Social Investment is about punishing the poor and reducing spending, not investing in social services and improving social outcomes.
“Unemployment is not caused by the unemployed. The Social investment approach blames unemployment and negative social outcomes on individual behaviour,” says AAAP spokesperson Vanessa Cole
“The National party believe that quantitative data will provide them with the necessary information to predict the economic burden individuals will have on government spending in the future.
“While child poverty is linked to adult poverty, it is not transmitted directly. Poverty is a symptom of an economic and political system which benefits the wealthy and oppresses the poor.
“The 2017 Budget has a clear focus on reducing benefit dependency through investing in individuals to move people off benefits and into employment.
“Employment, however, does not guarentee better social outcomes. Work and Income’s investment into work-focussed policies has resulted in people being placed in precarious and insecure work.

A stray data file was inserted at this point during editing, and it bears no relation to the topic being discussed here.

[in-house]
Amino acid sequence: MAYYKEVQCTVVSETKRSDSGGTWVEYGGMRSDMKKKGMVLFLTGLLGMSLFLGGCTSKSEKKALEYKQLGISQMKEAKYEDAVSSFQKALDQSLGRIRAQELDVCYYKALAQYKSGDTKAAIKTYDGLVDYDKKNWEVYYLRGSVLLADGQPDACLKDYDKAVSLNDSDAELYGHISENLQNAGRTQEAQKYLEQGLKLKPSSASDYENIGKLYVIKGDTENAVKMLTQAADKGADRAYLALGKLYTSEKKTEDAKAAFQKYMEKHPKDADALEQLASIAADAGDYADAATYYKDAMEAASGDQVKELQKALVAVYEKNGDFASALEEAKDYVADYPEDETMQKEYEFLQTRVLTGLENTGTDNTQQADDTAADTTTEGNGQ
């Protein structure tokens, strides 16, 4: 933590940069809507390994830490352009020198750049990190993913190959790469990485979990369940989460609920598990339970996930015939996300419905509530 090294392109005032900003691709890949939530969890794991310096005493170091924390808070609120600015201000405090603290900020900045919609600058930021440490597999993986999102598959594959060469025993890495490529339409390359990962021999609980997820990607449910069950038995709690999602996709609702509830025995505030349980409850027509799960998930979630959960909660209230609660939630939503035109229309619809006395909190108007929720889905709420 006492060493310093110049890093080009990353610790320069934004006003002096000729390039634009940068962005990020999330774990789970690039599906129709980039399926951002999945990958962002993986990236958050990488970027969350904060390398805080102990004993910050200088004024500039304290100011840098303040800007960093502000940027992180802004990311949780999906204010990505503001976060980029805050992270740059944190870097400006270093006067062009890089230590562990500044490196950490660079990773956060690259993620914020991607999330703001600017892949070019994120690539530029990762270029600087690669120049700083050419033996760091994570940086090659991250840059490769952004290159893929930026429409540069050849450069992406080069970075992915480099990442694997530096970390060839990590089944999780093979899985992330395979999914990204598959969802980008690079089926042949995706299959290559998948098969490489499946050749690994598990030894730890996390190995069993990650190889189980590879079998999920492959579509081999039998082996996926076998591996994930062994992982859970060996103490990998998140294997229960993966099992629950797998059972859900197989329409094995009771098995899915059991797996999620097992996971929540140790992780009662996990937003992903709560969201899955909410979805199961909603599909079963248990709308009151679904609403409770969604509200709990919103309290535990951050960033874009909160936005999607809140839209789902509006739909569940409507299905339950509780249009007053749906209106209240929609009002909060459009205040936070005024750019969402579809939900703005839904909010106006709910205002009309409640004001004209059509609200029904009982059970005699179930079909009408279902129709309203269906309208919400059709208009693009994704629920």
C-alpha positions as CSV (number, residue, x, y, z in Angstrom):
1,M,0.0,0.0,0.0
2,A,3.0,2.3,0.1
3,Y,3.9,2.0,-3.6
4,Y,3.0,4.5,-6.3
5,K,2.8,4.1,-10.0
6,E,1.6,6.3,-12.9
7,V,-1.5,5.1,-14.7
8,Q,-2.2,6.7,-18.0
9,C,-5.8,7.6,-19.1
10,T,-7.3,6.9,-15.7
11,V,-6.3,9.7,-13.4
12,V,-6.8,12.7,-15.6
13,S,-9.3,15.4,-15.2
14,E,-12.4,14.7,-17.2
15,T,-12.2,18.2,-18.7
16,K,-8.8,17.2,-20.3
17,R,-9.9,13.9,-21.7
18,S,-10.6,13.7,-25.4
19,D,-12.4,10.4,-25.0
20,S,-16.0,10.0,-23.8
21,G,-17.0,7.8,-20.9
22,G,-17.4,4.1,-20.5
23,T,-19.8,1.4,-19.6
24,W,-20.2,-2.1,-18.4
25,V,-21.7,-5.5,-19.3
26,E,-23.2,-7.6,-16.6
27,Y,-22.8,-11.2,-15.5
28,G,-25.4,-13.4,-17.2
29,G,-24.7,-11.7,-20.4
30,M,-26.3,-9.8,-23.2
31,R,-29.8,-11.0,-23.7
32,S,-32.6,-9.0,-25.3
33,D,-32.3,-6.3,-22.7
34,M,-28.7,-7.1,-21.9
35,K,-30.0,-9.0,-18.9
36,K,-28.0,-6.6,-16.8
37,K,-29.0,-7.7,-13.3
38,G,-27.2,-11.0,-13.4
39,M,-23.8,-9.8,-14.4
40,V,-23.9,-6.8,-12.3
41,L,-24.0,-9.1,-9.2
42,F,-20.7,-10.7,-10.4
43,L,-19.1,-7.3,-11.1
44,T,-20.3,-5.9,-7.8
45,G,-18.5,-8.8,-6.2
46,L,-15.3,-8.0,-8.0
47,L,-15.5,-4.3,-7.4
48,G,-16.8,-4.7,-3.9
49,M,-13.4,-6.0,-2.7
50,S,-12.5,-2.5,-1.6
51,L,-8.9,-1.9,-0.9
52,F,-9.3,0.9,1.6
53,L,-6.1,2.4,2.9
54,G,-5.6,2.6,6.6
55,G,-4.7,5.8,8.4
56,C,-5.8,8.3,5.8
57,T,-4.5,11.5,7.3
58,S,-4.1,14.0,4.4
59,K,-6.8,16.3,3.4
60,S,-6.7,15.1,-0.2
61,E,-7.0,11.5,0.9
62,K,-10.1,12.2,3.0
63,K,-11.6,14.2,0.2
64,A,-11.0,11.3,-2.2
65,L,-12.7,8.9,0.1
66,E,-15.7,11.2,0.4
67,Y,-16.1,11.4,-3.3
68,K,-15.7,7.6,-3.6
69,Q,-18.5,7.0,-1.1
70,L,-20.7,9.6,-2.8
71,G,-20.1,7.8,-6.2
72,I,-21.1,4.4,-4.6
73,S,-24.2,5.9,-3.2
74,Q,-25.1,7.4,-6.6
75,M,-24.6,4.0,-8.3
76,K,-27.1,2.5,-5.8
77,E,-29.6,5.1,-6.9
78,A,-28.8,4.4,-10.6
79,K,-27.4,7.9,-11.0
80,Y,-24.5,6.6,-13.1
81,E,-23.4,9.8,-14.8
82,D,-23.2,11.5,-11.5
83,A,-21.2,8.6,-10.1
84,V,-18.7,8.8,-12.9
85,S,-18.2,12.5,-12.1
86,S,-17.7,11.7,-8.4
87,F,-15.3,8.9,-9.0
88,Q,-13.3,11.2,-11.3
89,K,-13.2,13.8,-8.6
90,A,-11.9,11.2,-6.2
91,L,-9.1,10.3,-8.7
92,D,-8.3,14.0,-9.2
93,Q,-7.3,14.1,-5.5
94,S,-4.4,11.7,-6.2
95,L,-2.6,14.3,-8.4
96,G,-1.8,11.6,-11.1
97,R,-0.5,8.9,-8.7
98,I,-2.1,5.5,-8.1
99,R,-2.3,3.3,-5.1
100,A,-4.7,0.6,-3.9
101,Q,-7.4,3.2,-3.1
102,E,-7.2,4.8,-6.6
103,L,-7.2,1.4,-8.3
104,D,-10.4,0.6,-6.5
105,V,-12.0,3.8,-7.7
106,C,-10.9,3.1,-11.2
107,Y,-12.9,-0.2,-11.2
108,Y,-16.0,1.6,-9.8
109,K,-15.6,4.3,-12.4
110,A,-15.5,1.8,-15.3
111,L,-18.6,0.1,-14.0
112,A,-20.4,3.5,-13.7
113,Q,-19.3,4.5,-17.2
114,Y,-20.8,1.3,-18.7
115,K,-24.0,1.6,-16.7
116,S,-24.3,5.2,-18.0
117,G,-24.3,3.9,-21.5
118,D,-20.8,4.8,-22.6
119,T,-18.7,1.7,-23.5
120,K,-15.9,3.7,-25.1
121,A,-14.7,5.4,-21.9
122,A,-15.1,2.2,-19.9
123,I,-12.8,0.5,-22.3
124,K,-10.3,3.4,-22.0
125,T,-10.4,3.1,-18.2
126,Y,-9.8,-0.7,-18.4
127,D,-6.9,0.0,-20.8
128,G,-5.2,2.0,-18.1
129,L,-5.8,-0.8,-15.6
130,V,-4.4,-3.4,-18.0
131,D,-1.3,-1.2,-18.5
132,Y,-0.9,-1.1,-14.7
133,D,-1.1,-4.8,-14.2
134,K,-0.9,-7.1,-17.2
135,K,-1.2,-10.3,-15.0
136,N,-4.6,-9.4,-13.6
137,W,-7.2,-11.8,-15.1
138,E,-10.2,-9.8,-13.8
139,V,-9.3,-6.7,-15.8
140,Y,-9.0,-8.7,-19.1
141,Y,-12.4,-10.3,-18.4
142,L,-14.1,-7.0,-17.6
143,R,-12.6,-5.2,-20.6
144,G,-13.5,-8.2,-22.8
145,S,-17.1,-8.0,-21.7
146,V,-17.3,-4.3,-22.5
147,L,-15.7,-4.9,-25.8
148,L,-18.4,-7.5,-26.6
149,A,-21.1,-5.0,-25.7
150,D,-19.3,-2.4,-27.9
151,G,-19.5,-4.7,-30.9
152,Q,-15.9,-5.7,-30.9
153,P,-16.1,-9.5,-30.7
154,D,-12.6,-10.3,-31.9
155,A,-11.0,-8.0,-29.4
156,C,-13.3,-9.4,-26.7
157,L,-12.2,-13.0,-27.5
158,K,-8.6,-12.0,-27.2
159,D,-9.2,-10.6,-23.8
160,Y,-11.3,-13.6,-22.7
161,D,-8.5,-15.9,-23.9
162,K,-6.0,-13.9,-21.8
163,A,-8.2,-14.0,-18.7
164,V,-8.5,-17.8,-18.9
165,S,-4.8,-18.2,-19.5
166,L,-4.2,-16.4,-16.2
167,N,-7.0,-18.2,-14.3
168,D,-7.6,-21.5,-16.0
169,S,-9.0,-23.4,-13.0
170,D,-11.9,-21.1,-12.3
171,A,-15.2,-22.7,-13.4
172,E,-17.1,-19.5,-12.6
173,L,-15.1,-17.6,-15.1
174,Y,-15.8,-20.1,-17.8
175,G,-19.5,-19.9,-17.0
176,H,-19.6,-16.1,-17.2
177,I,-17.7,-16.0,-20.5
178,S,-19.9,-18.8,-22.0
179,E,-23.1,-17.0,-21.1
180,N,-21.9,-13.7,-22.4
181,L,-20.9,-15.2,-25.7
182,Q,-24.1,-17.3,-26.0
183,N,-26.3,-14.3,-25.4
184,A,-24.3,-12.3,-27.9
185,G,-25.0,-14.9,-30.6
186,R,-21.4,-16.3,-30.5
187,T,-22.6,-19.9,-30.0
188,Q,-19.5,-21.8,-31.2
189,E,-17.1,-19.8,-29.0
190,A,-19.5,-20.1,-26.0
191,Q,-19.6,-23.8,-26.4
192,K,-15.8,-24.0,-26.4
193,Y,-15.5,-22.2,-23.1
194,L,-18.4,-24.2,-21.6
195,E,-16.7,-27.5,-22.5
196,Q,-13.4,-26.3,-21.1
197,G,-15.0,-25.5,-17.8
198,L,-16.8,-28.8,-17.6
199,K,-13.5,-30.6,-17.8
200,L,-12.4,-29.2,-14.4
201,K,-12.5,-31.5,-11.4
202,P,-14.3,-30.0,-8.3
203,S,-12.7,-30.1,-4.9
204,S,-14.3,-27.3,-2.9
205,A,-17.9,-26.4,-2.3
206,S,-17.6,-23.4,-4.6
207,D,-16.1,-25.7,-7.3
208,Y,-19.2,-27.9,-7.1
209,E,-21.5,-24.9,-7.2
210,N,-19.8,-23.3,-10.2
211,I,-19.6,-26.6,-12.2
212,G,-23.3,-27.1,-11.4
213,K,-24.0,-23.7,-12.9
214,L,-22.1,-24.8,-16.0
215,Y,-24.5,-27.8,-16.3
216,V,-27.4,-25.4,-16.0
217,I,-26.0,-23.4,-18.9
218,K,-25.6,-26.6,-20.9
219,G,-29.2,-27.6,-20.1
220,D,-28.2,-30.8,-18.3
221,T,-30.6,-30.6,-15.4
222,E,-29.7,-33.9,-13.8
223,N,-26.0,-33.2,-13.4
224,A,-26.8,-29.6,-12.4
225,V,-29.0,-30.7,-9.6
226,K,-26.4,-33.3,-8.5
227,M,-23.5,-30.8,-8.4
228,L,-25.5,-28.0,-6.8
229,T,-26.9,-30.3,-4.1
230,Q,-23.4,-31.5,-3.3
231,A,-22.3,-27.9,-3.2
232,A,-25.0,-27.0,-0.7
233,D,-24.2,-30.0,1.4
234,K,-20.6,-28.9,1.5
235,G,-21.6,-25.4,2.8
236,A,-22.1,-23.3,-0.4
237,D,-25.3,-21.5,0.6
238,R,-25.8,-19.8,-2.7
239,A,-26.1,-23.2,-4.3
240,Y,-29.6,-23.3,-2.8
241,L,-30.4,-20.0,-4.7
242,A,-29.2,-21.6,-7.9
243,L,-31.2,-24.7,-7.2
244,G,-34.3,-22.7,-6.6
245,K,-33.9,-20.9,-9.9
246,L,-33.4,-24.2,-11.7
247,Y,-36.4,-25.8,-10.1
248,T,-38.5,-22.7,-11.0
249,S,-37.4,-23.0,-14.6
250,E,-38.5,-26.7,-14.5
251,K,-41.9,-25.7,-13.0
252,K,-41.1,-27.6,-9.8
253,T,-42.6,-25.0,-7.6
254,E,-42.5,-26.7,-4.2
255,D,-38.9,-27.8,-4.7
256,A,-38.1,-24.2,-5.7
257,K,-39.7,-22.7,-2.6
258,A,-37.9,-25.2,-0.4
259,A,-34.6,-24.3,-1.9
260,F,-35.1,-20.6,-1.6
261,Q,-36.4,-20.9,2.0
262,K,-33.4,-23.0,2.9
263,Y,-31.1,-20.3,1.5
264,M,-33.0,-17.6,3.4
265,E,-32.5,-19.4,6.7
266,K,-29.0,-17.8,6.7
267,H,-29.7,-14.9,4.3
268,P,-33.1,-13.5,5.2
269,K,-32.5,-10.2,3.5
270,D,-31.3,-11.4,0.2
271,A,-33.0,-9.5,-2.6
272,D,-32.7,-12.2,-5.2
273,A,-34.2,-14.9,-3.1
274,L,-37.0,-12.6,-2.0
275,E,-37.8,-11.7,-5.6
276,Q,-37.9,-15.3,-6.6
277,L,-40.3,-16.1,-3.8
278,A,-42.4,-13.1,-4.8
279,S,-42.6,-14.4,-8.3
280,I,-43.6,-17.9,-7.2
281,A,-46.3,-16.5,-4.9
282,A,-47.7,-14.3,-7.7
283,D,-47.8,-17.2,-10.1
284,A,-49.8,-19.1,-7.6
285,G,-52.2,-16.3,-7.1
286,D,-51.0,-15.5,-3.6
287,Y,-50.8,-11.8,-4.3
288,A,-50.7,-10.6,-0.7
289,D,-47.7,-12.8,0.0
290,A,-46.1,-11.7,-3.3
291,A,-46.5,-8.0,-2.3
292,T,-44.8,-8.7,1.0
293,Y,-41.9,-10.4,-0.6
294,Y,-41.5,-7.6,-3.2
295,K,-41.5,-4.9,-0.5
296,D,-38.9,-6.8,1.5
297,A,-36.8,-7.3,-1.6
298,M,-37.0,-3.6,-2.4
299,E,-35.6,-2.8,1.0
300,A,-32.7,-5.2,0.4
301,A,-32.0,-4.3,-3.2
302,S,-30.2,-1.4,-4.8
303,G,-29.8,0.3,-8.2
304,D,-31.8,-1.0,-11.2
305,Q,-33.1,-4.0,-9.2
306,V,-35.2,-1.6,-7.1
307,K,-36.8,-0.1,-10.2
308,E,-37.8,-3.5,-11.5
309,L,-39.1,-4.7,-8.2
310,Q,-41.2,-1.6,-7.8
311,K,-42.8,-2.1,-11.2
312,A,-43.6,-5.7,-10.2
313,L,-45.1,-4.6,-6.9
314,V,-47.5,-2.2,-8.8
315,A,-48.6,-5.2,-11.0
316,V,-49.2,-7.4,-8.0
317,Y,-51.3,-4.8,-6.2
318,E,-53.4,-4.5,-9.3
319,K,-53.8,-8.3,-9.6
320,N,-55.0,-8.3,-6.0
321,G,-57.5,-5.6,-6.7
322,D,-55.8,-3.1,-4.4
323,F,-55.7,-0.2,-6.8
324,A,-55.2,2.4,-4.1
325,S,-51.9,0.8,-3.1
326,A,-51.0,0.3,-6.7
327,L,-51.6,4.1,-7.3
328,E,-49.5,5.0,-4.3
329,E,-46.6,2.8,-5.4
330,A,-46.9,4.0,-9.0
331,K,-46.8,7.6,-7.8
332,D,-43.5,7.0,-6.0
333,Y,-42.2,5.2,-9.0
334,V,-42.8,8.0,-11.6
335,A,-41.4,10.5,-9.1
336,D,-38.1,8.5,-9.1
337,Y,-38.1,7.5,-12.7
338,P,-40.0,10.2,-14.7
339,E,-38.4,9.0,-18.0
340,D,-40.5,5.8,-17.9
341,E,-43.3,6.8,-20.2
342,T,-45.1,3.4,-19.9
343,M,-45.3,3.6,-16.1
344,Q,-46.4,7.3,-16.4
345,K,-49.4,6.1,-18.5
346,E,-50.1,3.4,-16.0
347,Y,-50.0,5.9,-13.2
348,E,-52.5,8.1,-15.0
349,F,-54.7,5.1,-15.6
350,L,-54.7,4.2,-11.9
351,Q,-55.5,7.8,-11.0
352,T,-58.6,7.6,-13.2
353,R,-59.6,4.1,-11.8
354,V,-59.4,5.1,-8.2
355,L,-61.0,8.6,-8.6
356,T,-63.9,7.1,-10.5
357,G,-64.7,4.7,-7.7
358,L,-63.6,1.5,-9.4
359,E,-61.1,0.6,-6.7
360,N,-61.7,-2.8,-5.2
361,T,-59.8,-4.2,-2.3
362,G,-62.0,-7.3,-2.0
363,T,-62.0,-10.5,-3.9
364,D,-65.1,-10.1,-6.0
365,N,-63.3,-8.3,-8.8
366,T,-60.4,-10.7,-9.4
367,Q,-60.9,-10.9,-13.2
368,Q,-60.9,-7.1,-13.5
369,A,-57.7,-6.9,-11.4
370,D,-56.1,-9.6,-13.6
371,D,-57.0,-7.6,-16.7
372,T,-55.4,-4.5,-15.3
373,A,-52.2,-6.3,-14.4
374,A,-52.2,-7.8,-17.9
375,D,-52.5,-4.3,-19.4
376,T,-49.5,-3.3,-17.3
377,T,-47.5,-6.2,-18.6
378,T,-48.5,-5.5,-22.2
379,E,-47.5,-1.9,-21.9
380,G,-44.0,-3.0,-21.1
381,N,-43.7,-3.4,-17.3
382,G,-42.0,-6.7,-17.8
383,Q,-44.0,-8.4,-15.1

“Social Investment is a clear opposition to universal welfare provision which is what is needed to improve life outcomes for unemployed and low-waged workers.
“Both Labour and National have both spoken strongly about fiscal responsibility, surpluses and debt reduction. This is at the expense of spending money on actual solutions.
“The selling and privatising of state housing, and cuts to welfare are clear indication that social investment is about austerity, not about investing in the lives of vulnerable people and whānau.
“Real social investment would involve the mass build of state housing and a livable income for all people. This would start to address poverty on a systemic level.
“AAAP will be outside Clendon Work and Income this Friday from 8:30am, where over 100 people line up to get advocacy for emergency entitlements.”
“We encourage media to come out to Clendon this Friday to witness the reality of poverty in Aotearoa, and the consequences of Government Budget’s on the poor.”